» Blog Archive Death Metal Still Killing It Well Into 2018 -
Evan Conway Hard Music, News, Reviews

It literally doesn’t stop. Death metal as far as the eye can see in 2018, and it just doesn’t get any better. I’ve rambled enough this year, but you get the idea that this is a great year for the definitive, extreme metal genre. To the point, here’s a few more of this year’s releases coming your way.

The Odious Construct – Shrine of the Obscene: If there’s one thing tech death fans be sure of is that The Artisan Era understands their wants and needs. The Odious Construct get this, too. A perfect combo? Perhaps. The band’s second EP, Shrine of the Obscene, is a tightly knit, structurally tight display of a keen understanding of tech death. In between furiously paced alternate-picking riffs and sections of perfectly harmonized insanity, you’ve got a band with vision that, much like labelmates Aethereus, is only going to grown as their career carries on.

Equal parts The Black Dahlia Murder and Fallujah, with just a dose of early-Abigail Williams and Cradle of Filth-esque synth effects for added flavor, Shrine of the Obscene is a listen that gets better on repeated visits as you pick up on more going on. Granted, it’s a very compressed production until the songs open up, (The guitar solo on “Descension” is killer and the atmosphere that comes with it is incredible) but tech death fans will have much to love in the albeit brief 20 minutes. Both equal parts a complaint and a compliment, The Odious Construct wrap it up just as it gets truly exciting. For an EP, though, it’s just enough to hook anyone. Maybe not enough to sway anyone who has a dislike for tech death or this production style, but it’s a good EP altogether.

Vanhelgd – Deimos Sanktuarium: Pure. Evil. There’s an argument to be made that Sweden writes the best metal, and you’d find it challenging to say otherwise. But oh man, ooooh man, I was hooked on Vanhelgd from the opening moments of “A Plea for Divine Necromancy.” Firmly rooted in death metal but spicing it up with ever-so apparent influences of black metal and doom metal… This is unholy. There’s as lot of great death metal this year, but this is one of the most evil releases I’ve heard. Titanic riffs, dissonant lead passages, and guttural vocals that echo back to 80’s death metal are all you really need, but Vanhelgd just do it so well that it’s refreshing to hear death metal so uncompromising.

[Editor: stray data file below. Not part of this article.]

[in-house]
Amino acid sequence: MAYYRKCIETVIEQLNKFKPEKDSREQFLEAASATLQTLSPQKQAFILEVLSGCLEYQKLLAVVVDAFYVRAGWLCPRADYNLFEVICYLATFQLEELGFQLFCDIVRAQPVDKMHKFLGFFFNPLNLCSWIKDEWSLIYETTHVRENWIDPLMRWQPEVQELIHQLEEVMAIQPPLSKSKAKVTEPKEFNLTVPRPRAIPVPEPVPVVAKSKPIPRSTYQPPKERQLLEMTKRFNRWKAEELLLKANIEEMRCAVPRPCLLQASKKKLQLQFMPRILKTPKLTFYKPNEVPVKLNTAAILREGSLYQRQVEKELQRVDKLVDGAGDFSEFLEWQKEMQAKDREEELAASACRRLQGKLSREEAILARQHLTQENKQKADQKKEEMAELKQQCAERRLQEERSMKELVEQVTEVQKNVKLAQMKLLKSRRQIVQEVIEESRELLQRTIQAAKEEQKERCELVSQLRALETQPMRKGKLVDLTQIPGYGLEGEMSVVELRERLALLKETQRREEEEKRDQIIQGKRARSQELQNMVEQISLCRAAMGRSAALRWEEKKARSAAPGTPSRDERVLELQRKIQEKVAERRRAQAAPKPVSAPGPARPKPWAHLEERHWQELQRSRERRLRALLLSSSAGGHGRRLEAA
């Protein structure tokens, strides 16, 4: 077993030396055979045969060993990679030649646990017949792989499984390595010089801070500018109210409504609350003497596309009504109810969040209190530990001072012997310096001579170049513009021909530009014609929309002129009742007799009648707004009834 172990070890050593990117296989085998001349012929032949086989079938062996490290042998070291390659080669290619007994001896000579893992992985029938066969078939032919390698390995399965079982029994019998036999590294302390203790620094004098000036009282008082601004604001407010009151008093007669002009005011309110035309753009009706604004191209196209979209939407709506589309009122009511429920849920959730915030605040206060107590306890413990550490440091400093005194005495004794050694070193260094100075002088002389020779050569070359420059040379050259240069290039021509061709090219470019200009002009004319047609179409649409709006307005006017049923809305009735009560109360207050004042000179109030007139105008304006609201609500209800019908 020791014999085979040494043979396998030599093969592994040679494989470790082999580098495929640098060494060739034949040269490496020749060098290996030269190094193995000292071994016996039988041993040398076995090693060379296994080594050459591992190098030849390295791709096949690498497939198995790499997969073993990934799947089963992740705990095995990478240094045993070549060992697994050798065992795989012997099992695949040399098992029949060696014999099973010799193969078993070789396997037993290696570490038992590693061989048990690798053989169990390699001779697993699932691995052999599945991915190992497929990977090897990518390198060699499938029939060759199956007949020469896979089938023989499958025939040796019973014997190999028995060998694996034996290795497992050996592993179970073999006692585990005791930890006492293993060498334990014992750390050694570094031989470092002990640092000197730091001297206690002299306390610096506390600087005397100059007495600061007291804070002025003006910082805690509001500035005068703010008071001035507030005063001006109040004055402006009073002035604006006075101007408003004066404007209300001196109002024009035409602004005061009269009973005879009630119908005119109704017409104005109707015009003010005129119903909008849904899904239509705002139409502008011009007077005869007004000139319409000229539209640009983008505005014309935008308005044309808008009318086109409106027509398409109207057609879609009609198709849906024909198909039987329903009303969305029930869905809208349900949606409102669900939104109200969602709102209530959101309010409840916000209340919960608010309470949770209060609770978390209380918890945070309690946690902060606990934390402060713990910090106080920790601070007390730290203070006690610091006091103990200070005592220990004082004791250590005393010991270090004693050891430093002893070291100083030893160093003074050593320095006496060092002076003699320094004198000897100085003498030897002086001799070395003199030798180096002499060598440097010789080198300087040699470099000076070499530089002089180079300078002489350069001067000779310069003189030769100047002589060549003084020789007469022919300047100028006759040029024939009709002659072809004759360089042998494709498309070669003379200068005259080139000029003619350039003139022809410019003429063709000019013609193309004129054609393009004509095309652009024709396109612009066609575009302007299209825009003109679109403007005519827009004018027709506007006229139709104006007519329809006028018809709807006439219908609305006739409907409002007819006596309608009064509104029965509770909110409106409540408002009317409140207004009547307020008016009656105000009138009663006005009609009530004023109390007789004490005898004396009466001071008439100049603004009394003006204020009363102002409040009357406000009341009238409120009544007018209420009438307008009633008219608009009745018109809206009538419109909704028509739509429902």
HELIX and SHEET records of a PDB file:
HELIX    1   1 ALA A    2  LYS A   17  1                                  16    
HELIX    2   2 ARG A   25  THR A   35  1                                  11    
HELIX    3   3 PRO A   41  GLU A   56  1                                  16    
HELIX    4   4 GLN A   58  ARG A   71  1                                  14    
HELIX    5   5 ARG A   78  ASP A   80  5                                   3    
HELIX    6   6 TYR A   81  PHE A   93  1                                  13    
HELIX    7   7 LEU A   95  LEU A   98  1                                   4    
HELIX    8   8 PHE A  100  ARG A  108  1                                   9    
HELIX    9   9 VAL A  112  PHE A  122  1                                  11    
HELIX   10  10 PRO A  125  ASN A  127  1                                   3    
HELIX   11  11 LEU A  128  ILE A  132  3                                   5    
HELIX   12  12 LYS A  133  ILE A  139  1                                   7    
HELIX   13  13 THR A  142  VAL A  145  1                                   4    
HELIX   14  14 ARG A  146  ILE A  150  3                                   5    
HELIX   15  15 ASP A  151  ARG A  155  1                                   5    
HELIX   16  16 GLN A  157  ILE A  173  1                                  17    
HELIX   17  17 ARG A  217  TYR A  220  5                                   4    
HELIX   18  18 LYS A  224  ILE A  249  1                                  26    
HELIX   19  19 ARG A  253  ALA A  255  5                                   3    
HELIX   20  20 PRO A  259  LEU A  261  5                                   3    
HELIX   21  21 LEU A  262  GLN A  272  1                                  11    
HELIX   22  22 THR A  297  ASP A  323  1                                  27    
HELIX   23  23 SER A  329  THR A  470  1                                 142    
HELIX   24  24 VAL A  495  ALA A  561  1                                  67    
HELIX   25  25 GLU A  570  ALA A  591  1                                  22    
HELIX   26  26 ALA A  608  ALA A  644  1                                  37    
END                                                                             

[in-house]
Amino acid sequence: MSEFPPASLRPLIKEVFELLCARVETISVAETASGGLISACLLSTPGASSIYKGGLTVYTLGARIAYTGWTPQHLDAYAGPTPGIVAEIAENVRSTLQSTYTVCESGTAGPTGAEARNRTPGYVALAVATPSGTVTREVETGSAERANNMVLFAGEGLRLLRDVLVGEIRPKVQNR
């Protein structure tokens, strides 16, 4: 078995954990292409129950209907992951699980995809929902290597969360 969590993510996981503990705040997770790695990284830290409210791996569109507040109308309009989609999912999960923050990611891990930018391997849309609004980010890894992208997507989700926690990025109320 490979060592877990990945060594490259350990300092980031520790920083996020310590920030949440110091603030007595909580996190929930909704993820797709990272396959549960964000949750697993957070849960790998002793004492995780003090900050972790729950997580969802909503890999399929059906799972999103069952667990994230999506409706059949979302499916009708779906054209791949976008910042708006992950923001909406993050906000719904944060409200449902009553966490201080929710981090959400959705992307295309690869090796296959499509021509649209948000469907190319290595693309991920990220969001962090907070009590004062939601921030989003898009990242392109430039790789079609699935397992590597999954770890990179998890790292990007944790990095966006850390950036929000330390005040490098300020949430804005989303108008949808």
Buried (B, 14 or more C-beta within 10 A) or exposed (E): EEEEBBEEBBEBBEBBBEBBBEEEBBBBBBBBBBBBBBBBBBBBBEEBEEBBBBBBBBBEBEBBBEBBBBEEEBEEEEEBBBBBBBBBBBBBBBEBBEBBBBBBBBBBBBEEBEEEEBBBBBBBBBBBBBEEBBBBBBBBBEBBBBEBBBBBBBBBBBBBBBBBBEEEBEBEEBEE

Deimos Sanktuarium is somehow Vangheld’s fifth album in ten years, which begs the question how this band isn’t bigger than they are. What is a great album finds some struggle in how it closes itself out, as the last three songs are all sitting around the seven and a half minute mark, yet the band does their duty and makes the last three as heavy-hitting as the ones that came before it. It’s not as back-loaded as some albums have been in the past, but the wear from this aural onslaught can be felt by the end of “Har Finns Ingen Nad.” I dunno, maybe I’m just weak. But this album slaps. Tell your friends if they aren’t beta.

Heads For the Dead – Serpent’s Curse: This is another case of “I don’t know where I found this album but I ended up listening to it.” Being a part of a two-person metal project with programmed drums, I totally sympathize for Heads For the Dead in being ambitious as they are. Traditional death metal with wicked vocals and some doom sensibilities is all you need aside from good songwriting, and Serpent’s Curse has a good amount of that. Nice pacing throughout, a variety in songs in both sound and length… Too good to be true.

What’s gonna make-or-break this album is the drums. They’re obviously programmed, and that’s nothing to be ashamed of, yet the hi-hat is the least convincing sounding aspect of the artificial kit they’re using. It takes a bit to get used to, but ultimately the sample’s don’t ruin the experience of the song. If anything, it does add a unique rawness to the album, and in a situation where one probably doesn’t have a drummer at their disposal, it’s an alright trade-off. Good album, definitely doesn’t suck, interested in where this project goes from here.

Outer Heaven – Realms of Eternal Decay: For all the bells and whistles there are in death metal and all the blendings and mixings of genres, a traditional approach never ceases to please. Outer Heaven have always had a different tone to their brand of death metal, with 2015’s Diabolus Vobiscum having an almost stoner-doom guitar tone played a funeral dirge. With the bits of doom thrown in there, the band are now putting themselves among the top-tier of the genre. Realms of Eternal Decay, while not as doom influenced as past material, now takes a few notes from the likes of Autopsy. There’s more bite to their songs and the riffs are hard, but Outer Heaven truly captures what is making current death metal so great.

At 33 minutes, Realms hits that sweet spot of not too much but just enough to make that great impression. One can argue it’s safer than, say, Diabolus, but that doesn’t change that there isn’t any filler here or any attempt to make this album a longer experience than it needs to be. It’s about tight riffs that bite, rip, tear, and repeat that are just inherently ugly and vile. The cover says it all: if there were zombies fighting on treacherous terrain, this would undoubtedly be the soundtrack playing.

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